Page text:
From staunch support to "not-in-my-backyard," Germans have changed their minds about onshore wind turbines, and the current sentiment in the country suggests the technology no longer enjoys widespread acceptance, Minister for Economic Affairs and Energy Peter Altmaier said on Jan. 21.
Eight years ago, when Altmaier was Germany's environment minister, "solar energy was very expensive, and wind power relatively cheap," he said at the Handelsblatt Energy Summit in Berlin. "Many [people] told me then that support for solar should be shelved, and all focus shifted to onshore and offshore wind," the minister added.
Altmaier told the conference that this perception among many Germans had changed. More support is now behind cheaper solar power, while social acceptance for wind power is low. While not everybody in the country is opposed, "everywhere where wind farms are being built, we now see five or six times more opposition groups than back then," he said.
This vocal opposition is causing delays in local permitting processes, which in turn has slowed the expansion of Germany's onshore wind fleet, Altmaier said, adding that this was outside the federal government's remit.
That said, the deployment rate could increase when adjustments are made to the rules around the proximity of turbines to radio and flight safety infrastructure, to bring them more in line with European standards, Altmaier added. This will presumably be in new renewables legislation set to be presented in the first quarter of the year.
Like 'open-heart surgery'
While the current 52-GW cap on subsidies for solar projects is likely to be lifted in the upcoming legislation, other distance requirements for onshore wind turbines in relation to the nearest settlement are set to become reality, too. Altmaier said it is crucial to listen to concerns and strike a consensus on the energy transition — a process akin to "open-heart surgery" on the country.
As a result of the slowdown in onshore wind installations, the German government is frequently confronted with the prospect of tens of thousands of job losses in the wind industry. But Altmaier rejected a connection with federal government policy.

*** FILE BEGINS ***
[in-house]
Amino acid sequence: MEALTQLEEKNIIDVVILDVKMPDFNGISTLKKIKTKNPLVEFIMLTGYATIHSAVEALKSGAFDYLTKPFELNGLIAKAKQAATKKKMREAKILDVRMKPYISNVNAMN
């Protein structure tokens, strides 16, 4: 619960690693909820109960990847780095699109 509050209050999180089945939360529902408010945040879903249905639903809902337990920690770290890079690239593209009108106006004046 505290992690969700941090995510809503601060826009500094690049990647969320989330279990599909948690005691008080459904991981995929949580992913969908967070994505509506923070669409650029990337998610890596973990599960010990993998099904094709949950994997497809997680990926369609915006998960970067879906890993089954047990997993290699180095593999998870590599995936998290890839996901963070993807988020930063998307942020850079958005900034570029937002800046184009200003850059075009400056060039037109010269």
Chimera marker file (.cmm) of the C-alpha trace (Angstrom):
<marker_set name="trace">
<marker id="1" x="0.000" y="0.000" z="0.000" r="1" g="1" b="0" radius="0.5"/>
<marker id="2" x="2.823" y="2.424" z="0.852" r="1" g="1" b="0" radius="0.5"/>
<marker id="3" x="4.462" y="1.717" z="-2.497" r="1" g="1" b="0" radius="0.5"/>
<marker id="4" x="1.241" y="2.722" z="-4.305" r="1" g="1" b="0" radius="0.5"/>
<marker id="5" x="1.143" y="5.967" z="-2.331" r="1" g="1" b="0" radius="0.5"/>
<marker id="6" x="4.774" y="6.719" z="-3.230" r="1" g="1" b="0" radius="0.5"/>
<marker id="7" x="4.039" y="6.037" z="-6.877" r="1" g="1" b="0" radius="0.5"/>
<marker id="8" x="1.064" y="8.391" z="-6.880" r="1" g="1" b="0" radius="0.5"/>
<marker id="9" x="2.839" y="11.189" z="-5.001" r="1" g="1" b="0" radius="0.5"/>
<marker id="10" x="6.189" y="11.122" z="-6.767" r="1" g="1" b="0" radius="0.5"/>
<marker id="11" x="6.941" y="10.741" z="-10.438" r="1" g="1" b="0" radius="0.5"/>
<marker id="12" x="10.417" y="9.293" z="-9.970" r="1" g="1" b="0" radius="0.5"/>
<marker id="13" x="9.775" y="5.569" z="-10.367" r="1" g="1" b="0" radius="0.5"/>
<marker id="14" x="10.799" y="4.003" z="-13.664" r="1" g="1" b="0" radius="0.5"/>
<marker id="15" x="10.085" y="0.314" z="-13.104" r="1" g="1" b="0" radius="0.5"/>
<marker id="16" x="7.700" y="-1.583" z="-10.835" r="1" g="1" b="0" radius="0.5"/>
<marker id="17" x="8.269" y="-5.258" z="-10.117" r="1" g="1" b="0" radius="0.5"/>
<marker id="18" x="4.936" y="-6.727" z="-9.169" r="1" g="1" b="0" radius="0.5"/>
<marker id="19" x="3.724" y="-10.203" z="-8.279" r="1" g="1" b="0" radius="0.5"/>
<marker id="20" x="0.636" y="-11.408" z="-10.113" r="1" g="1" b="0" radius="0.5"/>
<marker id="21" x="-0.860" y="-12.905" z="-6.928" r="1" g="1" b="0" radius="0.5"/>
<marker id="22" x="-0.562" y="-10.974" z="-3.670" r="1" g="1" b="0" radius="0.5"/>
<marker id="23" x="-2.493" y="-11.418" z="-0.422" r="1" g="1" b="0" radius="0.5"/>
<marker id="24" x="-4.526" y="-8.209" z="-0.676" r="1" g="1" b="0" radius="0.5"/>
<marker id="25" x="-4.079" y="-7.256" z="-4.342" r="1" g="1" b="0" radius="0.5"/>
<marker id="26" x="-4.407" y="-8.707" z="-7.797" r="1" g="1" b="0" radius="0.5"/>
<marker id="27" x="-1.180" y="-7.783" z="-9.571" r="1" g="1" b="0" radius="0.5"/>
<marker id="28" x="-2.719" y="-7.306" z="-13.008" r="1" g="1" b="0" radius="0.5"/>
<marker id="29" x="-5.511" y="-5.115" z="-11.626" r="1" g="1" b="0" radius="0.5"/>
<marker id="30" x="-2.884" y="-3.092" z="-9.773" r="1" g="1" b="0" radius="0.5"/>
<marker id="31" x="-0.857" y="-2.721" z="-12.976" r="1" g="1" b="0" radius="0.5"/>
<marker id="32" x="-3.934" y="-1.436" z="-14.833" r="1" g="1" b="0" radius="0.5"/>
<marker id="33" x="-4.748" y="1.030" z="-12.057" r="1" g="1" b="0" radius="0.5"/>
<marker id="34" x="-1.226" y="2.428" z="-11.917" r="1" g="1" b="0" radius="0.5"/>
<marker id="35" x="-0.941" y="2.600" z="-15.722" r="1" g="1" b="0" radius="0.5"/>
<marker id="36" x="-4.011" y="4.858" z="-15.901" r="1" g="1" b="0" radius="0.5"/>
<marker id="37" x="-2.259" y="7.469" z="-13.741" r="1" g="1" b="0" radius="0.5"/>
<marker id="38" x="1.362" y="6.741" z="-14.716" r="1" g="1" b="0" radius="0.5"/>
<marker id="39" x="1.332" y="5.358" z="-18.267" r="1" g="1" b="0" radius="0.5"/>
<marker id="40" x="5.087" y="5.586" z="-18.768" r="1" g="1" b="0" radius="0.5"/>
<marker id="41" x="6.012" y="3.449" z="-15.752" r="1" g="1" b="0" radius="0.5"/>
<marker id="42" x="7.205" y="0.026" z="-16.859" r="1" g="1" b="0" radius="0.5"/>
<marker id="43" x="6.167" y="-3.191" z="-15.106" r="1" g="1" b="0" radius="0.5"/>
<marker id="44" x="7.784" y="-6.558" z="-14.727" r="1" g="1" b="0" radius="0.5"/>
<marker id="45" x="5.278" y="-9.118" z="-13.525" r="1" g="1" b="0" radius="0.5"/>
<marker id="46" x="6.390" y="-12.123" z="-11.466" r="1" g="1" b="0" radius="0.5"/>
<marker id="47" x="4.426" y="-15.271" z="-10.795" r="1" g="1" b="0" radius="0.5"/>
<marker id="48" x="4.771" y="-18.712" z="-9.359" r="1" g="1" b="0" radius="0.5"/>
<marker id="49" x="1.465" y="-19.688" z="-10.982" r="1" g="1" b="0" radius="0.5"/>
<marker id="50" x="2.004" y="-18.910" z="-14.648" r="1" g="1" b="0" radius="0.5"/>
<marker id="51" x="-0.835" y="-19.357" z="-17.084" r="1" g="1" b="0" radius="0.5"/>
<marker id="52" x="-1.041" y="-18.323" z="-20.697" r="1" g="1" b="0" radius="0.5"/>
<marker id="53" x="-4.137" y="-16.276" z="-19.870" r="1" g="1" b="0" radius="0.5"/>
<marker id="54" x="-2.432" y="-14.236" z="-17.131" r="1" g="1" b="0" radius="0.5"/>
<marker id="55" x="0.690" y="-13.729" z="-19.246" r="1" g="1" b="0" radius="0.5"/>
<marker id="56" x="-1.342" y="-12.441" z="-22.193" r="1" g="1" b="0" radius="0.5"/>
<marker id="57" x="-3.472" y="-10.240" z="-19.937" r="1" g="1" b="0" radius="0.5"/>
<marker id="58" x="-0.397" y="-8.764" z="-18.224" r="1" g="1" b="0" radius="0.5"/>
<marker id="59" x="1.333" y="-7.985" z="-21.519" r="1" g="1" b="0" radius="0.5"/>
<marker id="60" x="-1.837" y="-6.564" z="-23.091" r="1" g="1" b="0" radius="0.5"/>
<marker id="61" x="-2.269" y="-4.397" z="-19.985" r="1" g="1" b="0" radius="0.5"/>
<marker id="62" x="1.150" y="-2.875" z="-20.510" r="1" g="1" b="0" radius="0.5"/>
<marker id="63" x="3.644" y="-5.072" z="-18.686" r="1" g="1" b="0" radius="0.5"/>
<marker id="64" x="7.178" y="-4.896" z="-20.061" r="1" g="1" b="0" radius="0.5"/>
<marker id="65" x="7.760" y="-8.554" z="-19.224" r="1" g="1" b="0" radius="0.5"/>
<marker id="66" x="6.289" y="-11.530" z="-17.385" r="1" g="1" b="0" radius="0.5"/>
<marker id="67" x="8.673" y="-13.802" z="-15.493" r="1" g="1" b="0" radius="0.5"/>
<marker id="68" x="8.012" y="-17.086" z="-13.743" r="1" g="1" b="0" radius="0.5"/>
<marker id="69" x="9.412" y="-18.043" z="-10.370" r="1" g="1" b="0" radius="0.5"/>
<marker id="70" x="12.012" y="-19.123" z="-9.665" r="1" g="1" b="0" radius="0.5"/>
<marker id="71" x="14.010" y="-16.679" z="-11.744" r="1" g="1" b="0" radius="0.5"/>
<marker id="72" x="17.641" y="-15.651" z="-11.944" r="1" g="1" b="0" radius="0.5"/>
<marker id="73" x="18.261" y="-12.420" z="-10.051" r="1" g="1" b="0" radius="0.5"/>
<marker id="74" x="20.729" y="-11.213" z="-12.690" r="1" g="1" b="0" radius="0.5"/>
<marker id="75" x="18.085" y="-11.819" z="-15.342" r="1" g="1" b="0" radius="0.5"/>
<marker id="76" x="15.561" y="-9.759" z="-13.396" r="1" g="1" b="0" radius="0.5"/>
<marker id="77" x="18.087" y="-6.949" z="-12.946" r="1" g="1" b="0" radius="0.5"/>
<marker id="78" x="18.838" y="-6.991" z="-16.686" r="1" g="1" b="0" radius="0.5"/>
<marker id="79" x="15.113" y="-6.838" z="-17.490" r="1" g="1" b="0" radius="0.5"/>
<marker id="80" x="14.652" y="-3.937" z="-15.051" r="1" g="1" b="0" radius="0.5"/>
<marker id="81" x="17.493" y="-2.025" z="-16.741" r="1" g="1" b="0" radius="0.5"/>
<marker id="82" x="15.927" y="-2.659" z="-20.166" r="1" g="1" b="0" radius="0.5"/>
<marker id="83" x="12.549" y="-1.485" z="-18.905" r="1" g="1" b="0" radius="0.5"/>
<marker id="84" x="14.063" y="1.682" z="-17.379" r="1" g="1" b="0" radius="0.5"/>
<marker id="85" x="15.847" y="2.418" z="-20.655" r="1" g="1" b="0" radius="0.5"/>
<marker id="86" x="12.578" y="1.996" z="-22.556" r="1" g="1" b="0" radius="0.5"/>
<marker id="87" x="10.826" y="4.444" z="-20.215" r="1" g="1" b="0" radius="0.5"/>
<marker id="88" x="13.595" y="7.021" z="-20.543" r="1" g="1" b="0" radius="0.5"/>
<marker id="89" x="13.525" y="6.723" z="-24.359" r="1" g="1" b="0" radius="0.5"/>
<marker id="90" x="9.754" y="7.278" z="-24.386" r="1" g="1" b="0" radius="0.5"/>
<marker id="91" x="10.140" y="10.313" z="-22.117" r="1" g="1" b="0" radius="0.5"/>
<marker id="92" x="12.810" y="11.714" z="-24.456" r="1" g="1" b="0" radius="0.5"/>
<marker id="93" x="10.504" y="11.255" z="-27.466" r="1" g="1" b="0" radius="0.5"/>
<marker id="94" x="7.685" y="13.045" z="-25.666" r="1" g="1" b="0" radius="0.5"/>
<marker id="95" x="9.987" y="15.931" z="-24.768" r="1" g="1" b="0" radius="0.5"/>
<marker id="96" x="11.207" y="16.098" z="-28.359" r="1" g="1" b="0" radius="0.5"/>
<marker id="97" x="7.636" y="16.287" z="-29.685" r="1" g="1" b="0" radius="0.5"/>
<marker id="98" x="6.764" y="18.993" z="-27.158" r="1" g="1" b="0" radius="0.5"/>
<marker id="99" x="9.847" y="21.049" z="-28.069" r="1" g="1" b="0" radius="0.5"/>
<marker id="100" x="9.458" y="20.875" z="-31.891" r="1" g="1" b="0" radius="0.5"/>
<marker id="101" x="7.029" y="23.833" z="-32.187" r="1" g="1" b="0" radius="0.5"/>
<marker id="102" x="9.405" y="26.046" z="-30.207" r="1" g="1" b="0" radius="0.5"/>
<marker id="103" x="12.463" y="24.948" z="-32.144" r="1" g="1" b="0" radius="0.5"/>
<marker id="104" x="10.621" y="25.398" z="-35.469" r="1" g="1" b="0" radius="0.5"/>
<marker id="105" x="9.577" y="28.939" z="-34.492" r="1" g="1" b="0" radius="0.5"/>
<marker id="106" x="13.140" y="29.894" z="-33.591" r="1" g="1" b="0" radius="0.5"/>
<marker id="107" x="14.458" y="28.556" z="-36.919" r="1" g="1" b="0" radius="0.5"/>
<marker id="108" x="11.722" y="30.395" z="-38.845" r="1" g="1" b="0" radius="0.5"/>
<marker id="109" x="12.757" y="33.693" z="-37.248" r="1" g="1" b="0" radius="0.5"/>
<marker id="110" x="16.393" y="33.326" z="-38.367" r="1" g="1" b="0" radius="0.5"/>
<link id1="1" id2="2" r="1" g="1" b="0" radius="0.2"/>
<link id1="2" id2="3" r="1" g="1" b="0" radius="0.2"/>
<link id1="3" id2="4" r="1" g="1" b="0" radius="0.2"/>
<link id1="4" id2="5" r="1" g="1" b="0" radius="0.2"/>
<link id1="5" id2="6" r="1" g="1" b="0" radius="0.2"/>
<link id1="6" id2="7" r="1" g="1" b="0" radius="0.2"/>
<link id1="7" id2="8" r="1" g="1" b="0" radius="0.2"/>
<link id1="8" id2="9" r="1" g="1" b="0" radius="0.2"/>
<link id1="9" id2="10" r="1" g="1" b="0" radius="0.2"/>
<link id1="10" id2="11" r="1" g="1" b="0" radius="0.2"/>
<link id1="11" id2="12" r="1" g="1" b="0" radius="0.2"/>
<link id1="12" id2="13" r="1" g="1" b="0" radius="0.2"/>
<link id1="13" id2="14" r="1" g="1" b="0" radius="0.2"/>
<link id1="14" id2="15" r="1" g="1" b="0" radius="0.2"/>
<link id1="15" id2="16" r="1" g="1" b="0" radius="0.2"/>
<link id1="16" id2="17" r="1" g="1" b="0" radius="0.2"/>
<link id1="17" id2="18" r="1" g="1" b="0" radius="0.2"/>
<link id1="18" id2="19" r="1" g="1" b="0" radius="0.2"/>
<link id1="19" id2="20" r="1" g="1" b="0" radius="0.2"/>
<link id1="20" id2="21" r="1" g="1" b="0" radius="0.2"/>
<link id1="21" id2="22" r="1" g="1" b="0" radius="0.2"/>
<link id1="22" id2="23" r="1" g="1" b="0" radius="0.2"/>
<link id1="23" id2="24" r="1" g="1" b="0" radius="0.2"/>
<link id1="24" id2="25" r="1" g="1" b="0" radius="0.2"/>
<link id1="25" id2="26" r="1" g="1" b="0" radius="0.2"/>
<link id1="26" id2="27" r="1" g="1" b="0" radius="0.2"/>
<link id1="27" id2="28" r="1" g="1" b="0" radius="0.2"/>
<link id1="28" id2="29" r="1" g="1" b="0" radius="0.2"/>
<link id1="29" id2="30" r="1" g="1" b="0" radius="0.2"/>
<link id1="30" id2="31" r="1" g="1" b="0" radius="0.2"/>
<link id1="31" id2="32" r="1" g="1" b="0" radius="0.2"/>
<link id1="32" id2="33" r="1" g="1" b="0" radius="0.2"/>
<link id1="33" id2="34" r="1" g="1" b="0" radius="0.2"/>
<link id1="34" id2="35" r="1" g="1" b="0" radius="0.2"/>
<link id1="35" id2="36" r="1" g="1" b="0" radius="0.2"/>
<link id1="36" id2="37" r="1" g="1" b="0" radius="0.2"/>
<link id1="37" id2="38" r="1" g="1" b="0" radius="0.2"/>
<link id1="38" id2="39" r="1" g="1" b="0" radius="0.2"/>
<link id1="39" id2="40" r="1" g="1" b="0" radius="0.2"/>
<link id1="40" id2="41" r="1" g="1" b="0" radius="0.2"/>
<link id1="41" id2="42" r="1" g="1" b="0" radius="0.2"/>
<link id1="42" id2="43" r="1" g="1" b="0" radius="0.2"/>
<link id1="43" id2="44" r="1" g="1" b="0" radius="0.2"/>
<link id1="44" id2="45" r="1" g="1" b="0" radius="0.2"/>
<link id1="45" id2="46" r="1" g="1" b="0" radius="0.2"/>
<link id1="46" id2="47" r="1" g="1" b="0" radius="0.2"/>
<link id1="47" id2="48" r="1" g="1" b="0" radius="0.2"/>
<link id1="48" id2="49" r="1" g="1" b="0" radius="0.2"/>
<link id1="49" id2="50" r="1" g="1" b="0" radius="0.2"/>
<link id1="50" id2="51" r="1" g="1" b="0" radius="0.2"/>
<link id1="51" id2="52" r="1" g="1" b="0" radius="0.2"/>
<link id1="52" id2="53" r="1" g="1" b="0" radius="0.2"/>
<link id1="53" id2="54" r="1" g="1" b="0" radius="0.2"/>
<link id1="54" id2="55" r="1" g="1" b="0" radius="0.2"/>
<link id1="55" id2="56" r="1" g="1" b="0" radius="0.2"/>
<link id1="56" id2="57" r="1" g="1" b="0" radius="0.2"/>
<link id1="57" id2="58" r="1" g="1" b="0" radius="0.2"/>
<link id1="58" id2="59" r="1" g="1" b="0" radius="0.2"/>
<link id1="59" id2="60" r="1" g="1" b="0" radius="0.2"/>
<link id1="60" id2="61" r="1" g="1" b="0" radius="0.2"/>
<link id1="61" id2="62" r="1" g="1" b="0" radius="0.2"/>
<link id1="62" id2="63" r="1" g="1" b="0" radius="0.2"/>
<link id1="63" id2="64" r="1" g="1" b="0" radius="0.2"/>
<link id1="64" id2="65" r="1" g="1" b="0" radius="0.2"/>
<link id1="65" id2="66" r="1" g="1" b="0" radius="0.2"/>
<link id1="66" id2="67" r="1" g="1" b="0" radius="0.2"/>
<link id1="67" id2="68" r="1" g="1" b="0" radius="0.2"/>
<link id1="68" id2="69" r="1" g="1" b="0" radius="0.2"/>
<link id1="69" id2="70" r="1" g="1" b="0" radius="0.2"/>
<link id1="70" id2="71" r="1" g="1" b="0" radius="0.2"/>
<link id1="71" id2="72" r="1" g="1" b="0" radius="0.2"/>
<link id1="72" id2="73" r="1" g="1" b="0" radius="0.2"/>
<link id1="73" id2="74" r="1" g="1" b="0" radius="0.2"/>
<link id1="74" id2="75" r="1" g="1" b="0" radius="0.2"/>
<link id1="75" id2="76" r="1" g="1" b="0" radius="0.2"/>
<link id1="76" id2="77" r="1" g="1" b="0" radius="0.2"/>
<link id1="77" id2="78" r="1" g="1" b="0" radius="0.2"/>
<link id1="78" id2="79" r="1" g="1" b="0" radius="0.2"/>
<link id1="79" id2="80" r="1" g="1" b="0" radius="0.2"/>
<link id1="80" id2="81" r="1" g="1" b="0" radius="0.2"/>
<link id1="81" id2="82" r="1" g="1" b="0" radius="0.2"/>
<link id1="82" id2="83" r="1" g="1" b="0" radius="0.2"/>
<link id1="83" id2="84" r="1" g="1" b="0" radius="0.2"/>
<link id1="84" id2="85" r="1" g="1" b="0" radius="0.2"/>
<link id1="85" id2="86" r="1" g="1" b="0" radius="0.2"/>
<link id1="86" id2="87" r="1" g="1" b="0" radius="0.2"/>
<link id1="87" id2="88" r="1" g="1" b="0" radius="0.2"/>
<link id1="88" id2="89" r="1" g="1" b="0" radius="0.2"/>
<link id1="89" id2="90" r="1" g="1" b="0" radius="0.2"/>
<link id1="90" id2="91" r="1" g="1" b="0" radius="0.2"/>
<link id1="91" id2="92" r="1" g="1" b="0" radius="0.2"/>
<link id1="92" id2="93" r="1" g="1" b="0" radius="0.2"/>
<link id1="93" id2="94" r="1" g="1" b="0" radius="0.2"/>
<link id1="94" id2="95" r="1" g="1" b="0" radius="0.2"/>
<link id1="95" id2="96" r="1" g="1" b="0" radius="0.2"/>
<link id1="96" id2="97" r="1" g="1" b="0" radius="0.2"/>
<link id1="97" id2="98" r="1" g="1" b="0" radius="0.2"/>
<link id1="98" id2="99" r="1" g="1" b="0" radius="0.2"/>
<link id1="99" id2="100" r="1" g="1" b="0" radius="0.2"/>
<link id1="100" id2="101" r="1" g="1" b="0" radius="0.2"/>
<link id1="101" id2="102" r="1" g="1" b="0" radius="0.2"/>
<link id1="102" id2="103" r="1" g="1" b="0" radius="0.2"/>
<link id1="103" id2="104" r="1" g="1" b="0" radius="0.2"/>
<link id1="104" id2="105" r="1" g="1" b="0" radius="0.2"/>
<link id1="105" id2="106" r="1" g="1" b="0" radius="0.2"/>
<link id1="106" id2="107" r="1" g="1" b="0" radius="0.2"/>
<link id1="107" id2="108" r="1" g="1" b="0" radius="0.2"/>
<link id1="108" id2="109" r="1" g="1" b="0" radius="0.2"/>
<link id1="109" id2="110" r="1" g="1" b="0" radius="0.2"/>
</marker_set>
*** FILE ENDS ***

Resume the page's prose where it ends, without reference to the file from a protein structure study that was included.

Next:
"German companies like Enercon GmbH, Siemens AG and others have moved parts of their operations abroad to improve their market positioning," the minister said. "Car manufacturers have been doing the same — it is a process that has nothing to do with the situation [of onshore wind] in Germany."
Annalena Baerbock, chairwoman of the Green party, told the Handelsblatt conference that many of the complaints made against onshore wind farms on conservationist grounds were a pretext for local people's mounting opposition. She dismissed the suggestion by the cogoverning SPD party to pay citizens living next to wind farms in exchange for accepting the infrastructure, saying the incentives should go to local councils instead.
Meanwhile, Johannes Teyssen, CEO of utility E.ON SE, said a successful transition to low-carbon energy sources requires a chance in mindset, starting with people being convinced about the benefits of lower-emissions living and the importance of making changes. That, Teyssen argued, would make acceptance more likely.
People should also not be able to "tire themselves out" through several rounds of litigation for every project instead of being excited about the benefits of renewables, the CEO said. "We need a new approval and litigation process," he said. If a sense of passion for a new low-carbon system can be sparked, "that is a true Alternative for Germany."